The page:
Discount retailer Costco (COST) rallied nicely since hitting a low of $262.68 in late February. The stock hit a recent high of $388.07 and has been consolidating over the last few weeks. The rally from June through October put the stock in overbought territory based on both the 10-week RSI and the weekly stochastic indicators.
While I wouldn’t mind owning Costco, I think it is more prudent for investors to wait for a better entry point.
Something that jumped out at me is the trend channel that has formed over the last two years and how the stock is bumping up against the upper rail of the channel at this time.
With the stock hitting the upper rail of the channel and being in overbought territory, some investors might consider shorting Costco. Personally I wouldn’t recommend that because the company’s fundamentals are too good for me to consider a bearish position. Plus the stock could consolidate for a few months. A consolidation would move the stock out of overbought territory and if it last long enough it would give the lower rail time to catch up and provide support.
If we look at Tickeron’s Fundamental Screener, Costco gets a great score in the Profit vs. Risk Rating, a good score in the Price Growth Rating, and average scores in the SMR and P/E Growth ratings. The company does get three negative scores as well, but if we look at those areas, they are based on the timing and the stock price. The Outlook Rating is poor, and so is the Valuation Rating. The company also gets a negative mark for its Seasonality Score.
Another way to play the current setup on Costco would be to sell out of the money puts. Like I said, I would like to own the stock, but not at the current price. Because of the fundamentals, I don’t like the risk/reward relationship of shorting the stock. If the stock does fall down to the $330 area, it would mean a drop of 11.9% and a gain of that much on a short sell. However, if the stock continues to rise and hug that upper rail, the short position starts losing money.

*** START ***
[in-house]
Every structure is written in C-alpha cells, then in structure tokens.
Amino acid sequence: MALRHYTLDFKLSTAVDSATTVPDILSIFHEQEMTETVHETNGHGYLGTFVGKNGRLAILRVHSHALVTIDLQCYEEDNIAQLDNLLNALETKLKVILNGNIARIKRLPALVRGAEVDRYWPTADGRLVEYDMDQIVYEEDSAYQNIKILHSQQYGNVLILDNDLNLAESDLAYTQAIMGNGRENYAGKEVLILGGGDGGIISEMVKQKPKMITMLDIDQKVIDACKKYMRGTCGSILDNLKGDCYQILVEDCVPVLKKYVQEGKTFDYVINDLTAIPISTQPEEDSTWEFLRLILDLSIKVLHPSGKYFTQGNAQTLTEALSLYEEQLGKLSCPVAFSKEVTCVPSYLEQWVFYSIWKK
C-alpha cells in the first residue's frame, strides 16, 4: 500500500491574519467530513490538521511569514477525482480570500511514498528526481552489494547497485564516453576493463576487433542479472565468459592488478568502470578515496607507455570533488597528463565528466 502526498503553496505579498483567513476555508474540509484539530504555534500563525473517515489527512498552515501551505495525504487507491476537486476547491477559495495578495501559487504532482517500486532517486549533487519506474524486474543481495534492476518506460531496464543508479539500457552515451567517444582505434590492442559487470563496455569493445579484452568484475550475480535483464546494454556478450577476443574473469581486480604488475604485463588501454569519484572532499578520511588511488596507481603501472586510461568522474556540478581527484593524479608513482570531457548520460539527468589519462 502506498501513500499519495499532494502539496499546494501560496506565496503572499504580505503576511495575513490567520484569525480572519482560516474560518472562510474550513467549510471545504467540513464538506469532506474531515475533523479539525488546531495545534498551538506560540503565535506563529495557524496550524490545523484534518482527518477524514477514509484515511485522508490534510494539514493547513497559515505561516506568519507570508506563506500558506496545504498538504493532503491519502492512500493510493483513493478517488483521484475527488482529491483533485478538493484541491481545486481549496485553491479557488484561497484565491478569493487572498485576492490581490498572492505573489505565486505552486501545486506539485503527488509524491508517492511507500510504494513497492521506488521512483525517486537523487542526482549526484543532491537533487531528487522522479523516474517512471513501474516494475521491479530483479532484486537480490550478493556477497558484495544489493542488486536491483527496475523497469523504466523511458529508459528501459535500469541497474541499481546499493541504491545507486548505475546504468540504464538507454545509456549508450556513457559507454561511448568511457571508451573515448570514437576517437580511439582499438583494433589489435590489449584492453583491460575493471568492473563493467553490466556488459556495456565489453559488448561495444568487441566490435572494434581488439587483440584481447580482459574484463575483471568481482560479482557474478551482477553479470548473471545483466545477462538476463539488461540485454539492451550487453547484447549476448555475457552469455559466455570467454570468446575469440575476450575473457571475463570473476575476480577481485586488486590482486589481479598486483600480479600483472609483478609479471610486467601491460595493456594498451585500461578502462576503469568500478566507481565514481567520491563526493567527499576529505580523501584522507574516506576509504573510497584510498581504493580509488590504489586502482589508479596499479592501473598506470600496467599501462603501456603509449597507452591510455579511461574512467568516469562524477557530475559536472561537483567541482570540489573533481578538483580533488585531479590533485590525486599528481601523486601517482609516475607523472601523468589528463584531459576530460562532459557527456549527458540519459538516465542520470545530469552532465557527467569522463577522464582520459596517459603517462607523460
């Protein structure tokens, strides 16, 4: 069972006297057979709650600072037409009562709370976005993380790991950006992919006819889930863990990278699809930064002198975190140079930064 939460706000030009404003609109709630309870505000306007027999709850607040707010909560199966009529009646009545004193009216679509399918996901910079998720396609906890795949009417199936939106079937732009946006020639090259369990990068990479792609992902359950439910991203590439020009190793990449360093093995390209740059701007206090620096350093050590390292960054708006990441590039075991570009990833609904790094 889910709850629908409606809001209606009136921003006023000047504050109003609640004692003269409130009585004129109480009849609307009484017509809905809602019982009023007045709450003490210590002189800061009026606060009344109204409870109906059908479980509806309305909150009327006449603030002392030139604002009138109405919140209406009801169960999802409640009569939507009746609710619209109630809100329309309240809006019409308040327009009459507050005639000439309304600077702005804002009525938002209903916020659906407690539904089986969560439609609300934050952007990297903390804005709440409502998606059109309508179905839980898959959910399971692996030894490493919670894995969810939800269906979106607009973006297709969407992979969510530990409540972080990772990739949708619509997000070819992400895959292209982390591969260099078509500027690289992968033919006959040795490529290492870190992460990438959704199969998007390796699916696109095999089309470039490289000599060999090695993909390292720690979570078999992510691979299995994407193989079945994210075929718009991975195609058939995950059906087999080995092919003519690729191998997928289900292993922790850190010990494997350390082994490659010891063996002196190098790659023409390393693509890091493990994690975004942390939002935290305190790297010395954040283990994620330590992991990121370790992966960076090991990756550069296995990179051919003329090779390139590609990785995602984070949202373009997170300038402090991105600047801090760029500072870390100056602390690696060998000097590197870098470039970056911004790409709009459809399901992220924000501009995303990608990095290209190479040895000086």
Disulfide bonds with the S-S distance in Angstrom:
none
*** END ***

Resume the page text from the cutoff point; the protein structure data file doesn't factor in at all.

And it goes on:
If we look at the March ’21 330-strike puts, they are selling at $4.30 right now, or $430 for each contract. To sell the puts, investors would have to put up $3,730 in margin. If the stock drops below $330 and the stock gets put to you, your cost basis for owning Costco is $325.70. That’s down near the lower rail and where you want to enter a new position on Costco in my estimation.
If Costco continues higher or only drops a little, you keep the $430 and you earn a return on margin of 11.5%, a similar return as the short sell, but with less risk.
I like the idea of making money while waiting for a better entry price, especially on a stock that looks as strong as Costco.
Here’s what the complete outlook from Tickeron looks like.